Joseph gave a short intro to how Cucumber works - take a look at this site if you're not familiar with it. In short, Cucumber lets you define many "Features", each of which define numerous "Scenarios" which exemplify the desired feature behaviour. It requires you use a particular syntax called "Gherkin". The gist of it is that you use the following formats when writing features and scenarios:

"In order to... I want... So that..."

"Given... When... Then..."

If you put in some extra work and also write "Step Definitions", your scenarios become executable, and can automatically check the application behaves as expected when run.

The primary purpose of the Cucumber specifications is to promote communication within the team: the words are carefully chosen to have clear meanings related to the domain of the system you're building.


In Lean Startup you don't talk so much about building a "Feature", more about having a "Hypothesis". As in "if we add a pink button here, do we get more traffic to the site?"

Joseph showed the following example of a Feature with a Hypothesis:

Facebook signup
In order to increase signup
I want visitors to sign up via Facebook
So that we see a 10% increase in signups

That last line is the measurable part of the hypothesis, that makes it more than just a normal Cucumber Feature. When you've delivered a system that has this feature, it should lead to 10% more signups. If it doesn't, the system might be modified to remove this feature. Features written in this form (In order to... I want... So that...) are prioritized in the product backlog.

When a developer is ready to start working on a feature, she calls a meeting to discuss it. At the meeting there should be representatives from four different job roles: a developer, tester, business analyst and usability expert. Together they discuss what the feature is, the details of how it should work, and perhaps create some wireframes or UI mockups. They will also brainstorm perhaps 7-8 scenarios, such as:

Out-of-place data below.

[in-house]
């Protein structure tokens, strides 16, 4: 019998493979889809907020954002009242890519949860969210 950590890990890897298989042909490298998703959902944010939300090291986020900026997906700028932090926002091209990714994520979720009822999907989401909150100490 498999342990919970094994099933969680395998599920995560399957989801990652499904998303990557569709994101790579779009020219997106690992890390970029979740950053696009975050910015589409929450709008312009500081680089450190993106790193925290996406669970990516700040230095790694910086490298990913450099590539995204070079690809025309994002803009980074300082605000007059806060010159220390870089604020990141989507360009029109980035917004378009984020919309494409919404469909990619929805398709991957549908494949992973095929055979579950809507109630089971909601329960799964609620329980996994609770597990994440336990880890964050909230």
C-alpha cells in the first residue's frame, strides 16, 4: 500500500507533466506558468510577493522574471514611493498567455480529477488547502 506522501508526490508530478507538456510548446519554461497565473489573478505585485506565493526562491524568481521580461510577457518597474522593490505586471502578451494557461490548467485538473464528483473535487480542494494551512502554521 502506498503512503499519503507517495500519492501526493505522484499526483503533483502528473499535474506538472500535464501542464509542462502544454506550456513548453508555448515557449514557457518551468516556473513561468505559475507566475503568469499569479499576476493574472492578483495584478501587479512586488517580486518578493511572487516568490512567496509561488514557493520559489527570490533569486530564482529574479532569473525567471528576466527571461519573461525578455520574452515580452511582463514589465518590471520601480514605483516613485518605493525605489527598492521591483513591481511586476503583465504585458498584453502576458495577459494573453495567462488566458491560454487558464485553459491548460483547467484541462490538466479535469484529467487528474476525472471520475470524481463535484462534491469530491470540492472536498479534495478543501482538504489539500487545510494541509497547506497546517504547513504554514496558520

• successful signup via facebook
  • failed signup via facebook
  • facebook changes their API and no one can sign in any more
After the meeting, the developer starts working on the code to implement the feature, bearing in mind the discussion and the scenarios. The people in the other job roles will also get involved in development, and assessing whether the feature is ready for deployment. Some or all of the scenarios they have come up with will be automated as executable with Cucumber.

There is an overhead to automating scenarios with Cucumber: implementing "Step Definitions" takes time, and afterwards the scenarios are relatively slow to execute. Joseph said that they were more and more only automating a few scenarios for each feature, often just a happy and a sad path. The other scenarios would perhaps be used in unit tests, or exploratory testing. The most important aspect of writing many scenarios was to discover issues with a feature before implementation.

All their Cucumber features and scenarios are published in a searchable web interface called "Relish" which he said encouraged developers to use more business-friendly language, since they knew non-programmers would look there. Joseph said features containing incomprehensible technobabble like "Given the asynchronous message buffer queue has been emptied" (!) do appear occasionally, but don't last long. Their ubiquitous language is highly visible and in daily use.

Actual Acceptance Tests

Songkick uses a Continuous Delivery approach, where anyone in the company can deploy the latest code, at the push of a button. They have invested a lot of effort to make it all automated, so that when anyone checks in code changes, Jenkins builds it, runs all the tests, (including Cucumber specs), and allows anyone to deploy any successful build. He said deployment was so easy even a dog could do it, (and had on one occasion!).

Joseph explained that many features would be built in such a way that they were "turned off" in production for a few days while they were being built. Only once the whole feature was implemented and present would they activate the code, and perhaps only then for a subset of all the visitors to the site. In this way you can build a feature that takes a few days to implement, and continue to release the new code every few hours. The half built feature is being deployed, it's just switched off.

The reason for all this effort to get code out of the door is that a feature can't be considered Done until its hypothesis has been validated. As Joshua Kerievsky said:

"A story isn't done until it's being used by real users in production and has been validated to be a useful part of a product"

By deploying often, you get that confirmation or rejection as soon as possible, so you can evaluate whether the feature was worth building. "Build, Measure, Learn". The "Measure" part happens after an acual customer has got hold of the code and started using it. That is the real acceptance testing that's going on, not the Cucumber scenarios.